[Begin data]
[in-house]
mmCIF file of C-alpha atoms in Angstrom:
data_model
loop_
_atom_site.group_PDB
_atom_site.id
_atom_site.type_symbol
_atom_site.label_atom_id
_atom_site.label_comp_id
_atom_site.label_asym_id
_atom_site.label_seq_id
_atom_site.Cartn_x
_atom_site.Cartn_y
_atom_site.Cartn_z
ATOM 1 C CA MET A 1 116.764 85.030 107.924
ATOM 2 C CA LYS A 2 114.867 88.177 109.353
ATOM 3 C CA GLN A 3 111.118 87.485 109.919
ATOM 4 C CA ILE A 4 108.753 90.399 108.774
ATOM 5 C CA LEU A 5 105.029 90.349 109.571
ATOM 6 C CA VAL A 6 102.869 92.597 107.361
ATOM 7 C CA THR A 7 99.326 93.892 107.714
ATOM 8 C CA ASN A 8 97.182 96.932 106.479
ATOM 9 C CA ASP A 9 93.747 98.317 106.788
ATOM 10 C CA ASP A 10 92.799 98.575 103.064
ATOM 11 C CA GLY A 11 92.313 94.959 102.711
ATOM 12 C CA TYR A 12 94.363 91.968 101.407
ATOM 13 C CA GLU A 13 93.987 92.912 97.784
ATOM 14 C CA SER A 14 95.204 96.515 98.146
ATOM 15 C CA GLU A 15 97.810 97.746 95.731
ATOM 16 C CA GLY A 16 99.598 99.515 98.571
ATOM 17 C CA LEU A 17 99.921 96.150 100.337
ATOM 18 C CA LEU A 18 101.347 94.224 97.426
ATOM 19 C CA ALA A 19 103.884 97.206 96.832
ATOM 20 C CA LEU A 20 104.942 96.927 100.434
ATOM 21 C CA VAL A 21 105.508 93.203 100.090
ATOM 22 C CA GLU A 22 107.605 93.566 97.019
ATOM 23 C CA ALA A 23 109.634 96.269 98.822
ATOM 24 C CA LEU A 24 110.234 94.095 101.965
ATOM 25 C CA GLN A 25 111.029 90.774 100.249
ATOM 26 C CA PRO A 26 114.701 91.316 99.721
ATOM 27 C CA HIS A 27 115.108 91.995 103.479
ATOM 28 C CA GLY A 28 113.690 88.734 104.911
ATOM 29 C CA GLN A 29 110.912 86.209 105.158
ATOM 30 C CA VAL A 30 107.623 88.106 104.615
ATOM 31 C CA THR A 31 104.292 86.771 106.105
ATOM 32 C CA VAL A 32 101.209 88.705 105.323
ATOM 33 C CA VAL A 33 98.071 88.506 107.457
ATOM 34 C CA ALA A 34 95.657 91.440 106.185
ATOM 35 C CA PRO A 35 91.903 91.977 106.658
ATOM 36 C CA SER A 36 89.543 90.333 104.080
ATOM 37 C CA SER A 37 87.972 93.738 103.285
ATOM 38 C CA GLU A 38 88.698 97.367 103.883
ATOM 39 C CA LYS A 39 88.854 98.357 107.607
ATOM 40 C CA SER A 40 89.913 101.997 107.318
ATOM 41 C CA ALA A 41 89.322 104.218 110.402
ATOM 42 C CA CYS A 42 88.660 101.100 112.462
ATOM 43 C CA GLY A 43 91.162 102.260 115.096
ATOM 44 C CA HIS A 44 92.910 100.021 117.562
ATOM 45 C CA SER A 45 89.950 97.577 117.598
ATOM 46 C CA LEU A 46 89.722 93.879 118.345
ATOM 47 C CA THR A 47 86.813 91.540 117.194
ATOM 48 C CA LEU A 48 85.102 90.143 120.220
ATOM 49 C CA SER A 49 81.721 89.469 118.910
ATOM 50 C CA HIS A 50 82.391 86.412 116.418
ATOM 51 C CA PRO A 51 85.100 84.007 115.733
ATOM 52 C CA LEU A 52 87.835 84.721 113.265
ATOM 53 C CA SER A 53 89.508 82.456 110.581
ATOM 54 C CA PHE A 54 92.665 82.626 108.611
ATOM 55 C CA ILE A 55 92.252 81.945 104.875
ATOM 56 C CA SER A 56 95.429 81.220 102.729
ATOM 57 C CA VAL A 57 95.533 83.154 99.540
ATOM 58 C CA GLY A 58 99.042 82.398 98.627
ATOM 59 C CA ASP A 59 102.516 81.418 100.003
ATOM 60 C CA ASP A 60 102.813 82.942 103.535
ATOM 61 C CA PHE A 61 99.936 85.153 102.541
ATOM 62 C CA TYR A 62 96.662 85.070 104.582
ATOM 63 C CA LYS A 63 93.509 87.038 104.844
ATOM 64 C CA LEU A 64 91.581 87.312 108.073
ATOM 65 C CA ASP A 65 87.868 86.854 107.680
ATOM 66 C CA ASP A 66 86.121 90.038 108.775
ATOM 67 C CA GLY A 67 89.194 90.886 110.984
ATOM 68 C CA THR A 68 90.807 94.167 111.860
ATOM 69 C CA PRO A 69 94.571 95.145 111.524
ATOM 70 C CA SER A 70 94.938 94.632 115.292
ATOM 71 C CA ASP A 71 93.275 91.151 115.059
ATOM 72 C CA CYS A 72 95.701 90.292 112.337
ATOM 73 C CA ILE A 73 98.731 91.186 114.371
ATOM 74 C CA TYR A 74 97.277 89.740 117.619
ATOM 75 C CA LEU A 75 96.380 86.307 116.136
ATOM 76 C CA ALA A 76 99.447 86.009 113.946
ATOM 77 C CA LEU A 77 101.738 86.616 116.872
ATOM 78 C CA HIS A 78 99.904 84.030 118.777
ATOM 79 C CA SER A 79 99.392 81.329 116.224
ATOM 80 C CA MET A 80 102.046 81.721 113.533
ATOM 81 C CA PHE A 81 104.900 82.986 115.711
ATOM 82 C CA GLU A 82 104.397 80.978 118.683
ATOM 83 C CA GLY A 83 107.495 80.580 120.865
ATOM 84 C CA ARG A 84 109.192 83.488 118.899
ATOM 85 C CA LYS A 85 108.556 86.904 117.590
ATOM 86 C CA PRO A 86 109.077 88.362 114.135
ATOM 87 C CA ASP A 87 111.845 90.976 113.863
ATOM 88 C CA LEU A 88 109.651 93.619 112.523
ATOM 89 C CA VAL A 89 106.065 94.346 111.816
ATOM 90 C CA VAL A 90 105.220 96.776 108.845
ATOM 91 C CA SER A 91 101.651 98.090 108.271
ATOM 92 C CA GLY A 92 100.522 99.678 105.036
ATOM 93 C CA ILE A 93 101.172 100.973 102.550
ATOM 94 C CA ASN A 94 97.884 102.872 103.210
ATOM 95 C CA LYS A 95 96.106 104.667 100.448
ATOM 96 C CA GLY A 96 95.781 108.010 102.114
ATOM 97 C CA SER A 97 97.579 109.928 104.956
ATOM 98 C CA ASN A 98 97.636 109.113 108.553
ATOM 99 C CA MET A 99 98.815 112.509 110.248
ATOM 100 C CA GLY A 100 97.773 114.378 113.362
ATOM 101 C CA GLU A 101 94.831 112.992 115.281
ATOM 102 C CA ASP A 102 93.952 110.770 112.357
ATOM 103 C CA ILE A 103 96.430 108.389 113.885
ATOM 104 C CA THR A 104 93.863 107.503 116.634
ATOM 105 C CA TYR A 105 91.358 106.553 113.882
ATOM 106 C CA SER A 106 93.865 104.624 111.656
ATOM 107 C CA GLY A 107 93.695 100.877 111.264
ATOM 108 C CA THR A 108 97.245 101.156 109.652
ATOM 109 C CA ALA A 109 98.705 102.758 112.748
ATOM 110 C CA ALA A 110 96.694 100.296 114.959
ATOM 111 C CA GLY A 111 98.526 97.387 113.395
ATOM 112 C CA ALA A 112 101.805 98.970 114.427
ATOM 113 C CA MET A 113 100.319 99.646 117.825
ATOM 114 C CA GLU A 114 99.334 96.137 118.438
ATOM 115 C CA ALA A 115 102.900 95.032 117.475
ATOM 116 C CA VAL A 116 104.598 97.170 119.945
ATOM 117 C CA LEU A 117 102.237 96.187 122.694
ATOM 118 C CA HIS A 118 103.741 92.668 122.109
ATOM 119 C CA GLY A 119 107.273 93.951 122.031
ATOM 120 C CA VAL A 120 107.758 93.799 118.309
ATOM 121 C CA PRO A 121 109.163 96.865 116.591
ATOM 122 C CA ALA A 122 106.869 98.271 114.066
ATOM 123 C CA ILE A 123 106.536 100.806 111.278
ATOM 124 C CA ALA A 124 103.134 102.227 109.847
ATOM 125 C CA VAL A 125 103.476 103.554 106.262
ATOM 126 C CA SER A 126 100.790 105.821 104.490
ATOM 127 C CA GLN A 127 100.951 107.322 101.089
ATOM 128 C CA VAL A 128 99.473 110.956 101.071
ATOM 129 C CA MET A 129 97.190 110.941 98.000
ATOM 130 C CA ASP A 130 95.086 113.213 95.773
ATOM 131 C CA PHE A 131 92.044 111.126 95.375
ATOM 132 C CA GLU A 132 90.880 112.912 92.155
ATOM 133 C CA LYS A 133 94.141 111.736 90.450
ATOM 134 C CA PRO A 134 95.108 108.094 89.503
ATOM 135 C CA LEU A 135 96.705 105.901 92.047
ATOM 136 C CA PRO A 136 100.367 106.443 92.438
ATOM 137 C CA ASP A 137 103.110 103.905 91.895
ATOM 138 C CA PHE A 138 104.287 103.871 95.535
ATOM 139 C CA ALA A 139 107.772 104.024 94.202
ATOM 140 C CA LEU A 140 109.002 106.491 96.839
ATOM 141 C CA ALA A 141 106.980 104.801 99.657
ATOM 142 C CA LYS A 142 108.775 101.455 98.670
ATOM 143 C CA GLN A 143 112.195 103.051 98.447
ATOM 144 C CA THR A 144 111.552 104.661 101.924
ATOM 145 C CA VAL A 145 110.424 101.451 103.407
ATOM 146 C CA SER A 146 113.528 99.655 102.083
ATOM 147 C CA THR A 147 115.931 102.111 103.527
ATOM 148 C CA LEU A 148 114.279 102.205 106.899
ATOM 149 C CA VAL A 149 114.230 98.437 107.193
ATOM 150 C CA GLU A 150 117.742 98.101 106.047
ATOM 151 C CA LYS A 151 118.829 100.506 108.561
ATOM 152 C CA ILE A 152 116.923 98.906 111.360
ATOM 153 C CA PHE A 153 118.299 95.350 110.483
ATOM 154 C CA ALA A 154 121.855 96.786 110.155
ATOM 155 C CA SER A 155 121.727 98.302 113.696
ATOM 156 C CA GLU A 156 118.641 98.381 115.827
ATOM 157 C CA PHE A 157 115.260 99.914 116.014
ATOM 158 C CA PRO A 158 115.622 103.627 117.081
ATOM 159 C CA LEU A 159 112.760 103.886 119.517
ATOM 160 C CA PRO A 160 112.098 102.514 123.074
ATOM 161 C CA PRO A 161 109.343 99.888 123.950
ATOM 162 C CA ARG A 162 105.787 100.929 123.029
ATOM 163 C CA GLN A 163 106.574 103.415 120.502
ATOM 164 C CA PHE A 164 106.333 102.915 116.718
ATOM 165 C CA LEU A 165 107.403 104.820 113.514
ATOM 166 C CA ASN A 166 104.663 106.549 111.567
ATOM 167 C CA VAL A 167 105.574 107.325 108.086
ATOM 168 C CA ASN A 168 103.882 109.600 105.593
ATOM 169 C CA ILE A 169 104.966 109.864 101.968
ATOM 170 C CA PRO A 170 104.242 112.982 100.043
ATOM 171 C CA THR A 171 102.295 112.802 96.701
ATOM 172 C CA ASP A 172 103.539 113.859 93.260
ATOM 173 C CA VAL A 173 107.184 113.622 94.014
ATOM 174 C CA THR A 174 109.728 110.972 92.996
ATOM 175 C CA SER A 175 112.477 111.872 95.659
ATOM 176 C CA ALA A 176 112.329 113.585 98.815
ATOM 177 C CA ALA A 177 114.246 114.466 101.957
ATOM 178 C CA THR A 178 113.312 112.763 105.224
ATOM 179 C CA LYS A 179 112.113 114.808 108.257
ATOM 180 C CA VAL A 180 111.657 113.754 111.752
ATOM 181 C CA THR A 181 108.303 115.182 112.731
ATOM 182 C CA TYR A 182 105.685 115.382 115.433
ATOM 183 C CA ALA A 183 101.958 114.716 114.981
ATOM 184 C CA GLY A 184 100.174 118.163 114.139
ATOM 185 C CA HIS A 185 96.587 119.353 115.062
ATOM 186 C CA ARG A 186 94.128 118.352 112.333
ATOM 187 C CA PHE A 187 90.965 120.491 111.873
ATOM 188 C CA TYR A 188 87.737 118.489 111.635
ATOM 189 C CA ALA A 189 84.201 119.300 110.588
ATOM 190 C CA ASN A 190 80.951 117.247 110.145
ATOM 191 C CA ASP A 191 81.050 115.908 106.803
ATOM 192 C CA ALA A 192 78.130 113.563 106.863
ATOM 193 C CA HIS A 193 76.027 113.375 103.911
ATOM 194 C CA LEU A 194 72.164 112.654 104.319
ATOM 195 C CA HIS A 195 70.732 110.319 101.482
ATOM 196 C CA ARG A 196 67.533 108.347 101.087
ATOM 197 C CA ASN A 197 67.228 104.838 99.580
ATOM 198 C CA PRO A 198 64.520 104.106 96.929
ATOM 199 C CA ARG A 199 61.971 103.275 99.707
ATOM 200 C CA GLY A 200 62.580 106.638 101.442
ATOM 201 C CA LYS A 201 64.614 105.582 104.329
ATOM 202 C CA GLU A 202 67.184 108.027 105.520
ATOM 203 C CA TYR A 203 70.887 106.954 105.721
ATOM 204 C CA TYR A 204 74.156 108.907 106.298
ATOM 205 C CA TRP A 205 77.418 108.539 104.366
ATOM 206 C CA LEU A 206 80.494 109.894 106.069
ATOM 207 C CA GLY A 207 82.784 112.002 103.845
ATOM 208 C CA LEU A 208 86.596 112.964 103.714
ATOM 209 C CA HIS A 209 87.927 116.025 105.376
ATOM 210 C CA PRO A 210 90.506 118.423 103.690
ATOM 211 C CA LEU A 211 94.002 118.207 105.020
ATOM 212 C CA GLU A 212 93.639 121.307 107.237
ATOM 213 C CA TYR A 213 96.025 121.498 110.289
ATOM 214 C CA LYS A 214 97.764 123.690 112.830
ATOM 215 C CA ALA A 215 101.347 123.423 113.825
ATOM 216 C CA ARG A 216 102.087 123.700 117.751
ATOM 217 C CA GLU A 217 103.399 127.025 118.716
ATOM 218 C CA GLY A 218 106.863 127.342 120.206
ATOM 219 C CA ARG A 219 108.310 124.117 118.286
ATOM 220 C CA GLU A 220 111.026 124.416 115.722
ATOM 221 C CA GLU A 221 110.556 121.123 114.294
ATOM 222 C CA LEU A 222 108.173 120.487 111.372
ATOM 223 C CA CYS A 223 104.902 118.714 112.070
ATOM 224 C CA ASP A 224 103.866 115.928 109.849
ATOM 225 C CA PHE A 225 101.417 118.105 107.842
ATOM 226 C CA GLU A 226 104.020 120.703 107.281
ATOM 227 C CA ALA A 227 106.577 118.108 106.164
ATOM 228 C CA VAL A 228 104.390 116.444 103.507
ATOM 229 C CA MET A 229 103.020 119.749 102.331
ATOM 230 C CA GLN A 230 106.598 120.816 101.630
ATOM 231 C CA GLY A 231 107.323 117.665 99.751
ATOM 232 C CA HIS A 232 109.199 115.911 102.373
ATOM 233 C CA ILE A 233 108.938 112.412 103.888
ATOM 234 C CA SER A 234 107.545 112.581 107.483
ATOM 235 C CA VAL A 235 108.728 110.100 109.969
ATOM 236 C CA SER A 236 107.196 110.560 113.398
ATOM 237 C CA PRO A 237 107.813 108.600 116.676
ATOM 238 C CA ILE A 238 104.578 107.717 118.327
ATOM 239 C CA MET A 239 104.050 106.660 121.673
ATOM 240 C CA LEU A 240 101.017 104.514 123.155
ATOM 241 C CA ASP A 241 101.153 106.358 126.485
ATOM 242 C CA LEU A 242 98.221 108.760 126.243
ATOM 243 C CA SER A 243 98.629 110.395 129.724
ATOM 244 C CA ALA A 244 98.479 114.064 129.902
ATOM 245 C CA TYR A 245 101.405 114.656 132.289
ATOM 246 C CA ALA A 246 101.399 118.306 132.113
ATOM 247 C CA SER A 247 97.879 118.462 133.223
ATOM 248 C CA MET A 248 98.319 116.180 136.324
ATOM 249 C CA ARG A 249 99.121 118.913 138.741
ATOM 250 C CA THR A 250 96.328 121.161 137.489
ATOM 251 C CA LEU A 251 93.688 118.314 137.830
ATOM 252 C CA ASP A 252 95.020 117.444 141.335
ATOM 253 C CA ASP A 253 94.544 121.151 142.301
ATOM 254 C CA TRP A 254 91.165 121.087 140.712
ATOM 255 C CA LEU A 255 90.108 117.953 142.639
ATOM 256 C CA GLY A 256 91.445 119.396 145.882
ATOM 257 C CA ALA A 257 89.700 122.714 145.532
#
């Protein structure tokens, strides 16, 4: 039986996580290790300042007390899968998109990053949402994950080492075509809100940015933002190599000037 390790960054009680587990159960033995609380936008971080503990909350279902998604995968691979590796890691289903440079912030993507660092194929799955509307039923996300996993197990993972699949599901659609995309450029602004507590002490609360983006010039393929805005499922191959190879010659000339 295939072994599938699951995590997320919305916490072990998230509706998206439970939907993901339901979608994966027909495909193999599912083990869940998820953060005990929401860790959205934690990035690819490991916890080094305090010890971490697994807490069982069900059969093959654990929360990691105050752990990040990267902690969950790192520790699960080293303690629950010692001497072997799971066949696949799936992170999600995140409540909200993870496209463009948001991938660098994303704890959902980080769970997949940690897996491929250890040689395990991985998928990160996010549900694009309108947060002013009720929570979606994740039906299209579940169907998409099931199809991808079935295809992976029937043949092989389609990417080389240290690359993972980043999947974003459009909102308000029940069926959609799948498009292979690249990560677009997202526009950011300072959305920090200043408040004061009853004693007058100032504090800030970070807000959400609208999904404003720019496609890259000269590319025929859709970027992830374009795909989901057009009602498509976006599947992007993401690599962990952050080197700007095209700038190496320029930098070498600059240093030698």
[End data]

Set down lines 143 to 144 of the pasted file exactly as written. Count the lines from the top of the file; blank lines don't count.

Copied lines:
ATOM 129 C CA MET A 129 97.190 110.941 98.000
ATOM 130 C CA ASP A 130 95.086 113.213 95.773